When setting down on the joint, be sure to set the paving width and that the screed is set to match the existing profile. The tow point should be adjusted to match the screed pivot point so the screed comes off the joint parallel to the line of paving.

Remove all tension of the screed so that the screed is in free float and fully supported by the starting reference, then introduce your angle of attack based on manufacturer guidelines. The screed should also be hot before starting to pave.

It’s suggested that you start with your auger height 2-in. above the mat, however that height can be adjusted up or down depending on the mix type. Next, fill the auger chamber manually so that you can see the top of the auger, but the mix is filling the chamber up halfway. Do not force the material out to the endgates, but instead manually move the material out to the endgates to fill the material in. From there, adjust your flow gates, conveyor speed and auger speed to maintain that head of material at all times.

When pulling off from the joint you want to quickly achieve and then maintain a consistent paving speed. Always visually inspect the mat behind you to be sure there are no lines or undesirable textures coming out of the paver, which could be due to segregation. Screed vibes should also be turned on during this time.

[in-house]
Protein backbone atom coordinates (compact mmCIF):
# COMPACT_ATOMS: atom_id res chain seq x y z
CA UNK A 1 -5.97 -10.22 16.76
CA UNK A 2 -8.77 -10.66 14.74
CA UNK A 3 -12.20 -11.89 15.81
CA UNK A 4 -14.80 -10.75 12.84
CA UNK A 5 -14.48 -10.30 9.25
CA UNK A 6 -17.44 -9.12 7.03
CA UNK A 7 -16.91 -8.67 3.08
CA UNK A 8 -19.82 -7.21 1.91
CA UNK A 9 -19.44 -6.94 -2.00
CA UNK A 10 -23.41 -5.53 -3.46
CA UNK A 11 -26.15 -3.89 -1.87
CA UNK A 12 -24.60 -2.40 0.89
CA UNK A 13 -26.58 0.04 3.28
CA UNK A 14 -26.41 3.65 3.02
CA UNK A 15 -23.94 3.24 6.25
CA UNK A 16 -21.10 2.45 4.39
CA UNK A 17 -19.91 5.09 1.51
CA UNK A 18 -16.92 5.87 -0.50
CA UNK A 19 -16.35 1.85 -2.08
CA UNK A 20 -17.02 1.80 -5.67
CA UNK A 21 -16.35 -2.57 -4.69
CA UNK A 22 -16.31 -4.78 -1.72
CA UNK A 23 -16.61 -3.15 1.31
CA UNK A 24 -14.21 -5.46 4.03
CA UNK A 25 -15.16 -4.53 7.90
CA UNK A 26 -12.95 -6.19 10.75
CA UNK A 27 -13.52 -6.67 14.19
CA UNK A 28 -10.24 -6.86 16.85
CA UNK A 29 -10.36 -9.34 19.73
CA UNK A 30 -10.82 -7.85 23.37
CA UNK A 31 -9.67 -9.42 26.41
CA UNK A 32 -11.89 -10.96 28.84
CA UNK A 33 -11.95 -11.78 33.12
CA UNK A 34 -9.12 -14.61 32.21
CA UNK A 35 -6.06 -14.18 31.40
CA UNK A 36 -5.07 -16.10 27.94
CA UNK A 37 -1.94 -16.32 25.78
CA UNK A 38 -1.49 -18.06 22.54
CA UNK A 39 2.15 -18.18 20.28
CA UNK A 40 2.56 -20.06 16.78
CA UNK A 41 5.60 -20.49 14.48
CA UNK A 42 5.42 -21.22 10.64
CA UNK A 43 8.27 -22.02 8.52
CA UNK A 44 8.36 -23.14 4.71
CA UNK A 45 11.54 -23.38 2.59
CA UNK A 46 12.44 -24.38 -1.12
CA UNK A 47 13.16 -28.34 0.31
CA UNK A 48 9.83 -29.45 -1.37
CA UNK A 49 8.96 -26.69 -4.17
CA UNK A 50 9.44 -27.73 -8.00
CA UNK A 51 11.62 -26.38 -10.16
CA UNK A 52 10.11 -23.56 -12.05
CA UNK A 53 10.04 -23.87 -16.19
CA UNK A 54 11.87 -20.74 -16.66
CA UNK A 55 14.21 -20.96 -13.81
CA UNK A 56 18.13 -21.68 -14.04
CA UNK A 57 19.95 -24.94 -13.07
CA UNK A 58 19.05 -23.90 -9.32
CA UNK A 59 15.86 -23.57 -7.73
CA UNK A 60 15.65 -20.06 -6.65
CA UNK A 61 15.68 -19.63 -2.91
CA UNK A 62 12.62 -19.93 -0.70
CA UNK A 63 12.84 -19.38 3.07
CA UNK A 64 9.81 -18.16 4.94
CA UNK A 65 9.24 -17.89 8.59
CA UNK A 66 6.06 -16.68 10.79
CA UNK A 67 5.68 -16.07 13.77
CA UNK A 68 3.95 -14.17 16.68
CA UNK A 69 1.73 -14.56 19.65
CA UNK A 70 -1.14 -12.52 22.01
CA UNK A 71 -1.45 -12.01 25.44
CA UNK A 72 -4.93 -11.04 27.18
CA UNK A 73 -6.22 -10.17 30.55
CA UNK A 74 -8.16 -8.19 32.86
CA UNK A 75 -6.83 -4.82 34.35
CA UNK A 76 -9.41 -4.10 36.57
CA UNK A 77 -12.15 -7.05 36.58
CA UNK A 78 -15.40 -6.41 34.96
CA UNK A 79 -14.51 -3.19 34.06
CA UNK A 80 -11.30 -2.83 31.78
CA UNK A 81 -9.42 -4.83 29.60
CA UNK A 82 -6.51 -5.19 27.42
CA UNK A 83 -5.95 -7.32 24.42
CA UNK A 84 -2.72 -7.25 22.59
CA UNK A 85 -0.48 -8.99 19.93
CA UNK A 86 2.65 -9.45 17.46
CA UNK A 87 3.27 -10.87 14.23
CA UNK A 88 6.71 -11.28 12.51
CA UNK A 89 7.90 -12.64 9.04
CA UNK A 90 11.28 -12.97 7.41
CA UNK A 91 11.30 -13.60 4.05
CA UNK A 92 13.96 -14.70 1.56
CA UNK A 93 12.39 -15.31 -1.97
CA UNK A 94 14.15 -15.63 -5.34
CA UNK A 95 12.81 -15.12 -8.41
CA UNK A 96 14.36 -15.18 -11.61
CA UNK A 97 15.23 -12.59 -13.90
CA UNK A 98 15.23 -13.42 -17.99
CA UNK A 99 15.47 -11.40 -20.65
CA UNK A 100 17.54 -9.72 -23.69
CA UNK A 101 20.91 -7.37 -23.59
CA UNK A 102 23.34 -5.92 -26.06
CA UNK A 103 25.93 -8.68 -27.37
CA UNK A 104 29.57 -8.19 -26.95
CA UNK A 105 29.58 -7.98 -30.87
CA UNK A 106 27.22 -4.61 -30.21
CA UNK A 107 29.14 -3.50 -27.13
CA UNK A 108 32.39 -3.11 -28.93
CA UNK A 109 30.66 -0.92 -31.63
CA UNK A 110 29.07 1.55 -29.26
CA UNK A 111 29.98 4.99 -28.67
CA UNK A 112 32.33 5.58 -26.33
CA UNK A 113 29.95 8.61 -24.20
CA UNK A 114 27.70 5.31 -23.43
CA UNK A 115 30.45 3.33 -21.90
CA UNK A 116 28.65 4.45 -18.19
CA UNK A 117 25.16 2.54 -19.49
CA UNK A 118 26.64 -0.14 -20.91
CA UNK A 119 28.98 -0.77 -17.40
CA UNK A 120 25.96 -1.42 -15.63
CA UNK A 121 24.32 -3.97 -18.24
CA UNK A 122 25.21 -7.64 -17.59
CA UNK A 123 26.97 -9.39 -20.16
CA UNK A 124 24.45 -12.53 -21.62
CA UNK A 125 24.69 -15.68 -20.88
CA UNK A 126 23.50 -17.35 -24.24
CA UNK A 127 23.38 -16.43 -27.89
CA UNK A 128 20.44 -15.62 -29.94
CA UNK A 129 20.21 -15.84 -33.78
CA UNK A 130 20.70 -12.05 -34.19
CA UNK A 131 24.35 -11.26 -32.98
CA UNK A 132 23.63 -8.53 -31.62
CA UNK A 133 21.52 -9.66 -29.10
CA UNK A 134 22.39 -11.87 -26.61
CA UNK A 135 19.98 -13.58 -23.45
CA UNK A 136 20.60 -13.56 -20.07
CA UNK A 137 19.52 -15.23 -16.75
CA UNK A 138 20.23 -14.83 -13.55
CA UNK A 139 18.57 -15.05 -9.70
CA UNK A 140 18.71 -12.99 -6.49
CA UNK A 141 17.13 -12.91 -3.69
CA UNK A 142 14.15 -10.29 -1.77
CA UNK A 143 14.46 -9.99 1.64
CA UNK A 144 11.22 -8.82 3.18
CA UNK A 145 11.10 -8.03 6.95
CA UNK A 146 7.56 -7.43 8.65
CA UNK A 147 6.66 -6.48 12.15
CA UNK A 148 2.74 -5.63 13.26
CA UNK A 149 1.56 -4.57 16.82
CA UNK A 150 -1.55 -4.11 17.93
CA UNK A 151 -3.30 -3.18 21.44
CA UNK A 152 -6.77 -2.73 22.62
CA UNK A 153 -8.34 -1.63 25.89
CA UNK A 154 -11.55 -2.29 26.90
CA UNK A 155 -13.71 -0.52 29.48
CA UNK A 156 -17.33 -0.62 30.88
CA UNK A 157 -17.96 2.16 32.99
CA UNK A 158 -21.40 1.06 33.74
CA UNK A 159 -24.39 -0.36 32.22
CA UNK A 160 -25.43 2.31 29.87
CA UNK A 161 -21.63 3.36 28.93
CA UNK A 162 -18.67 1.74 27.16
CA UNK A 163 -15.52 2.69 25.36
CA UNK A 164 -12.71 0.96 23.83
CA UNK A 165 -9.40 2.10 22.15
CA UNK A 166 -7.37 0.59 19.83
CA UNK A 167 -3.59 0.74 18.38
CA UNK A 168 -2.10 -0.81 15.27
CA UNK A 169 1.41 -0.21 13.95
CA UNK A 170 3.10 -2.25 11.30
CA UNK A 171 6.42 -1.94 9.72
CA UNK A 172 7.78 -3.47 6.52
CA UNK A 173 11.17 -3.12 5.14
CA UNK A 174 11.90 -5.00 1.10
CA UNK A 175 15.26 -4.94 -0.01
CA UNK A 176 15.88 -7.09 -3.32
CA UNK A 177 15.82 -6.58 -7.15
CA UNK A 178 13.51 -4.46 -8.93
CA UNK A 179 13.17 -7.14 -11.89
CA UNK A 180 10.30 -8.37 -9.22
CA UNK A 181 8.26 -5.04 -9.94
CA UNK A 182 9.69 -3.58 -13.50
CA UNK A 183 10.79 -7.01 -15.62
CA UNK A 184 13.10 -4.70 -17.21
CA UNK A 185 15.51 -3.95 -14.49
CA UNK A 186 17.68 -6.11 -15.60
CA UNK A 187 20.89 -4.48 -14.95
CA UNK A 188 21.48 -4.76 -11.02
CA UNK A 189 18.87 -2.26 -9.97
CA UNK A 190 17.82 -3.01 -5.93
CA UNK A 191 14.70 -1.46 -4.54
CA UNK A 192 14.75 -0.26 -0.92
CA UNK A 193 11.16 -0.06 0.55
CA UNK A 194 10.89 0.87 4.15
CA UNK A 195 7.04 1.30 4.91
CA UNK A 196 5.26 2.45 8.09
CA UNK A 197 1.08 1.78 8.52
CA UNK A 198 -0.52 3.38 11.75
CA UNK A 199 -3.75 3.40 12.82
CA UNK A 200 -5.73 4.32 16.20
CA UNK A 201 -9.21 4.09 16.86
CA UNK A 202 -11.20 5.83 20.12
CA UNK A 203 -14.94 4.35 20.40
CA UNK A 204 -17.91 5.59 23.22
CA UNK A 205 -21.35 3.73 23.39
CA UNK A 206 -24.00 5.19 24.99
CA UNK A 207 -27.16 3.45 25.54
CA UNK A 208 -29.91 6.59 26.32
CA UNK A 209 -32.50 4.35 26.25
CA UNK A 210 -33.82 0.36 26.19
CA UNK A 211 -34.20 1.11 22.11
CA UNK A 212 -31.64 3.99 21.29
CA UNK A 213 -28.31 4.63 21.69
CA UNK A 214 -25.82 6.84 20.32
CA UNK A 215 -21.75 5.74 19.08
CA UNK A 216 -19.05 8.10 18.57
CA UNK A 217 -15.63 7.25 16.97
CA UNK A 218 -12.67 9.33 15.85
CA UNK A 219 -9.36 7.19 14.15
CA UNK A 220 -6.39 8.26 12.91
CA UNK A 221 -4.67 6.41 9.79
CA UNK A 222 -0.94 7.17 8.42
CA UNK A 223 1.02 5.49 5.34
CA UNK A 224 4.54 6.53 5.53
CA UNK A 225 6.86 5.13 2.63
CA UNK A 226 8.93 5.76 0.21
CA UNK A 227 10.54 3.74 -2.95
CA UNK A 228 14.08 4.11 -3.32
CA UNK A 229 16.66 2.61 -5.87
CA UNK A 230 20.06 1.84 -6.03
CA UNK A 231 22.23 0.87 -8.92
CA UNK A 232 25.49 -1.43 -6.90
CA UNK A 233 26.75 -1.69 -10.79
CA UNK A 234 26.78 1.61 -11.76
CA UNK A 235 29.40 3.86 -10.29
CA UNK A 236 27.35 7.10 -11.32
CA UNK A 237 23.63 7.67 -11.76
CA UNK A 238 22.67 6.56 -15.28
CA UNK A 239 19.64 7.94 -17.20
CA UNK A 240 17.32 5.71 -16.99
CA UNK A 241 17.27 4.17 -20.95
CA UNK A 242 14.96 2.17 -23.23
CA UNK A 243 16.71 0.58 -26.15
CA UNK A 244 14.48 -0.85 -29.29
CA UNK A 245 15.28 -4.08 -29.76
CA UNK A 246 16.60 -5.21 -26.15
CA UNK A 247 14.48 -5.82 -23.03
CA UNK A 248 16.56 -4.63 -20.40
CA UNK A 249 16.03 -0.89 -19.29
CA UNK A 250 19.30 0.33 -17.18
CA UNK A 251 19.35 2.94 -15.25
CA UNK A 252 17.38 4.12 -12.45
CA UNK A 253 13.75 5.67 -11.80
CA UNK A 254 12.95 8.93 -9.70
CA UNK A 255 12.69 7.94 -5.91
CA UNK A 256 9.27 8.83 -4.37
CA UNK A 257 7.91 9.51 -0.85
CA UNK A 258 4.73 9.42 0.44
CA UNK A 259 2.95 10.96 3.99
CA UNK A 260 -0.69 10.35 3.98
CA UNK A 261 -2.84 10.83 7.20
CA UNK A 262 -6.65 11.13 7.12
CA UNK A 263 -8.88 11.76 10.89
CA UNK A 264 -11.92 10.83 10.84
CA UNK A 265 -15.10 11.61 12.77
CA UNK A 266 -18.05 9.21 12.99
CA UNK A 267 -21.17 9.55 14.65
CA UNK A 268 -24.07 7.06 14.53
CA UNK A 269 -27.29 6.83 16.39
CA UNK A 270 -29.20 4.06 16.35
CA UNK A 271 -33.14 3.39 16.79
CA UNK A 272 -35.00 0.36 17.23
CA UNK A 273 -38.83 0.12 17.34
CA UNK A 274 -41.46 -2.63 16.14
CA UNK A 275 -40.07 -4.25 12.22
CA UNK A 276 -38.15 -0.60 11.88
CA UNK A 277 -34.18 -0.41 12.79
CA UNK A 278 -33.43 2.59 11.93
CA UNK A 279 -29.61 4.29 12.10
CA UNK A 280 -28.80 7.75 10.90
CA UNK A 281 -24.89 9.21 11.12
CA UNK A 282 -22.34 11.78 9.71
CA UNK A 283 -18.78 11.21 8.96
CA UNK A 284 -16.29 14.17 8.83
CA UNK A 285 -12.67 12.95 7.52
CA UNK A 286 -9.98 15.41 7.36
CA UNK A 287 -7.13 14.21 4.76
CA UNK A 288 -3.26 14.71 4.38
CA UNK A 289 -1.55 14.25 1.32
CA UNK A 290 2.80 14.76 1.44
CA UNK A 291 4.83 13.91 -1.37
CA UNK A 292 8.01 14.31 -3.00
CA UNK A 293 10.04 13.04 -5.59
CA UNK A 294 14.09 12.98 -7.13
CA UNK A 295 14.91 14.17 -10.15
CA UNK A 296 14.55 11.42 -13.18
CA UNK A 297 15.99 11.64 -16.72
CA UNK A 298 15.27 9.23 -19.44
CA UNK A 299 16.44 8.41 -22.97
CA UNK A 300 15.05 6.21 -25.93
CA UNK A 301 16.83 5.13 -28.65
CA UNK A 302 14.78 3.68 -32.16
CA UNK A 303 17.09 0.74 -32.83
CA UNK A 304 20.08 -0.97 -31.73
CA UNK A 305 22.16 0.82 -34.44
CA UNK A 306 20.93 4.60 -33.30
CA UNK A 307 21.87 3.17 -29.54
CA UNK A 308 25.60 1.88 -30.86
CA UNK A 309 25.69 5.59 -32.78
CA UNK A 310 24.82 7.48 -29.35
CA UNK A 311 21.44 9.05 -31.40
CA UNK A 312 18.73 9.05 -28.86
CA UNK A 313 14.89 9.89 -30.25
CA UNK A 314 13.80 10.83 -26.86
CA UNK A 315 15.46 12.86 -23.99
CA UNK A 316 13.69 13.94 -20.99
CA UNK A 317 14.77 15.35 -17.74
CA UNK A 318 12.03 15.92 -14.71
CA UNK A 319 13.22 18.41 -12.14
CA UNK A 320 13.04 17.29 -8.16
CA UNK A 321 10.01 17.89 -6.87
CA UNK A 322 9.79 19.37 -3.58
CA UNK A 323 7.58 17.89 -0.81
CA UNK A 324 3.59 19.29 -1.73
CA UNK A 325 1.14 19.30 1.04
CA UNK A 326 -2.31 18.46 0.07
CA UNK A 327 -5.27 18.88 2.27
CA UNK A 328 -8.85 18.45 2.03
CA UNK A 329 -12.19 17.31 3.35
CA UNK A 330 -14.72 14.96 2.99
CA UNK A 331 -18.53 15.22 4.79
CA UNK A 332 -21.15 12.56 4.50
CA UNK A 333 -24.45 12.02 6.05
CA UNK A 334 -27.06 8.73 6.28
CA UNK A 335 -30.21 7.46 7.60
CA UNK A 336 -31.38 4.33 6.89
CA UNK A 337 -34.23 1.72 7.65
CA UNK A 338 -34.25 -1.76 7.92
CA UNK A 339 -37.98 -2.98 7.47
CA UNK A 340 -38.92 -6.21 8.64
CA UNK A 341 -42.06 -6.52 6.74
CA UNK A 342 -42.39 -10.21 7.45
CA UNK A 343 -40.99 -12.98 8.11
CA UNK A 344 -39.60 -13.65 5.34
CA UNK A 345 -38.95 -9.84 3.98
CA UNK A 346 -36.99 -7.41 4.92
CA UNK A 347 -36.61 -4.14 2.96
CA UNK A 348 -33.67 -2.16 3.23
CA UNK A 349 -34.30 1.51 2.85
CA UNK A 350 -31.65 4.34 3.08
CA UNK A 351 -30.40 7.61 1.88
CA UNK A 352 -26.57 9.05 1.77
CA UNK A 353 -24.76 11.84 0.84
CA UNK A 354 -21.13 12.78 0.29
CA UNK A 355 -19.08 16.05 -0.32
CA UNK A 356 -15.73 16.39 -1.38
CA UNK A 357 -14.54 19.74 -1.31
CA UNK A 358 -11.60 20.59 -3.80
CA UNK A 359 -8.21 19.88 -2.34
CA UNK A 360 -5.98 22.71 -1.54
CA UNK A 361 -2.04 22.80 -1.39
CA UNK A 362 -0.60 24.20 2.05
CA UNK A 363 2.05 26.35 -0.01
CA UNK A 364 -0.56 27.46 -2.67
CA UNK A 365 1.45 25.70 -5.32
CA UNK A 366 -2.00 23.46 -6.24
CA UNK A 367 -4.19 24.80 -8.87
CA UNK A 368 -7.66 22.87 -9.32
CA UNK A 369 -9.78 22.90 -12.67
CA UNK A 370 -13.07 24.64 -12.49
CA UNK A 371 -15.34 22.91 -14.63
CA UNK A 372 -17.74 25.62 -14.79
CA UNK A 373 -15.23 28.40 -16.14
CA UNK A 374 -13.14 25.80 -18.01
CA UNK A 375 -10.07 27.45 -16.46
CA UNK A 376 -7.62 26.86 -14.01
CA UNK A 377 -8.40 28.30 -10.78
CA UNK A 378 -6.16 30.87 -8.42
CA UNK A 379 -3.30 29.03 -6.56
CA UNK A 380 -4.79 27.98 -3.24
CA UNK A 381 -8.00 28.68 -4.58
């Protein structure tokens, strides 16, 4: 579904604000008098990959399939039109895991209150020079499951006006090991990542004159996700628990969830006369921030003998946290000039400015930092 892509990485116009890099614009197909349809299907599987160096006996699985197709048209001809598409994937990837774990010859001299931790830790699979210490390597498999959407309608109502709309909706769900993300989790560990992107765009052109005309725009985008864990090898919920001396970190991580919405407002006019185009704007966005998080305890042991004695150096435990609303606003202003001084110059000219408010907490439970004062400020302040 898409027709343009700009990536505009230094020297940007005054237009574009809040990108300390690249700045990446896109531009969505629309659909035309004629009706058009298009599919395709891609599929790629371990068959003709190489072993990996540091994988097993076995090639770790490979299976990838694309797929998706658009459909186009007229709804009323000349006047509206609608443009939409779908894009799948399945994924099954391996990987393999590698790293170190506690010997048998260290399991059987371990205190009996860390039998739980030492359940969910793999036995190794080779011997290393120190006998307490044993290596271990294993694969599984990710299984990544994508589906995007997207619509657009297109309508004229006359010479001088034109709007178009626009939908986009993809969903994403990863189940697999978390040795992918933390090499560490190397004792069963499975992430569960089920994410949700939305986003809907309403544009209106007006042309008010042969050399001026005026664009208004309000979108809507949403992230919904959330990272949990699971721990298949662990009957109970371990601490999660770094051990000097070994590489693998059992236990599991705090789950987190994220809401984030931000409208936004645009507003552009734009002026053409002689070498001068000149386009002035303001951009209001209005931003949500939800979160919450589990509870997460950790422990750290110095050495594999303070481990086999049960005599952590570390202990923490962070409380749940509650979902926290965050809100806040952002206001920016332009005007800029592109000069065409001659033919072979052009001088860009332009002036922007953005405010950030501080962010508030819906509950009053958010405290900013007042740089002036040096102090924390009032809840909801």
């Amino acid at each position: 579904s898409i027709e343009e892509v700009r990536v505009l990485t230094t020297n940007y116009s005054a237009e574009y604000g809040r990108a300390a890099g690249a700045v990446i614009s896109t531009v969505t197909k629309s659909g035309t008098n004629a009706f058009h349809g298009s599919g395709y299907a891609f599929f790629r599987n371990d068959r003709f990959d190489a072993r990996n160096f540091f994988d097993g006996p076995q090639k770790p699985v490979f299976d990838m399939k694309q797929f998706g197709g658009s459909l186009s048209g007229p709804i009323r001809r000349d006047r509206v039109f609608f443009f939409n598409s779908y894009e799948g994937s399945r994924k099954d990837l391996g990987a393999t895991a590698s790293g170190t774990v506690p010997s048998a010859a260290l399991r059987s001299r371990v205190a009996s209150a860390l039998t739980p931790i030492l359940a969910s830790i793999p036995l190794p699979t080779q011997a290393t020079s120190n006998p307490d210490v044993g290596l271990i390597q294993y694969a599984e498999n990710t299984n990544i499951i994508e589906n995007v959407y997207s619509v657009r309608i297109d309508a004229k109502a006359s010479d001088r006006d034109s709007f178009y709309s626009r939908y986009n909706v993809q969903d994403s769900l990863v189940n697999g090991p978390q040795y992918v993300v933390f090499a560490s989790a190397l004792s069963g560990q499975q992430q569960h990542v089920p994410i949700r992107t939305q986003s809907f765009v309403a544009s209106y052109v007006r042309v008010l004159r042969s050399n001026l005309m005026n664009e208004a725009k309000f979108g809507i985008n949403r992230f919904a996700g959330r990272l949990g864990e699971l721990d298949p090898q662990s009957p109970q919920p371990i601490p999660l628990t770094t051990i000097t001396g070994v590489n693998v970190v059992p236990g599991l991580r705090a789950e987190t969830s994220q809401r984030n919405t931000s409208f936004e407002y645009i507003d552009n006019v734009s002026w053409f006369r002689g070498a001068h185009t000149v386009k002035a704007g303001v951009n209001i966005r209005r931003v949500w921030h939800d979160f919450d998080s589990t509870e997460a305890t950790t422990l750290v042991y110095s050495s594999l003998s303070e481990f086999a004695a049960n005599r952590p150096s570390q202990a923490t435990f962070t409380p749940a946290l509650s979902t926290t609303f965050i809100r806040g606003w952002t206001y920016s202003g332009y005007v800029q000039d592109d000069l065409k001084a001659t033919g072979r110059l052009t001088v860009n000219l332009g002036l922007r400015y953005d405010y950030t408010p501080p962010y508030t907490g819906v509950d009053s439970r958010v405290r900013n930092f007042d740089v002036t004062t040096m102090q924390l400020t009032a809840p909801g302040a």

Some contractors may opt to use a 10-ft. straight edge when taking off from the transverse joint to check their work and provide the crew with reassurance that everything is as was expected pulling off the joint.

Always try to minimize handwork at the transverse joint as well. You may need to remove excess material at the joint but you don’t want to break any material here which could create independent segregation. If everything was set up correctly, you should not have high or low areas that require additional handwork. If, however, adjustment of the surface level is required, it must be done promptly and before rolling begins.    

When compacting the joint, there are two approaches that work well. One rolling pattern involved approaching the joint at an angle and move up towards the edge of the mat to keep joints out of wheel paths as much as possible (figure 1). Continue rolling until the joint is smooth.

The other approach is to cross roll and pinch the joint which is not always an option on all projects. This pattern involves putting the drum mostly on the cold side during the first pass, then checking for smoothness and repeating with the drum further on the hot side during the second pass (figure 2).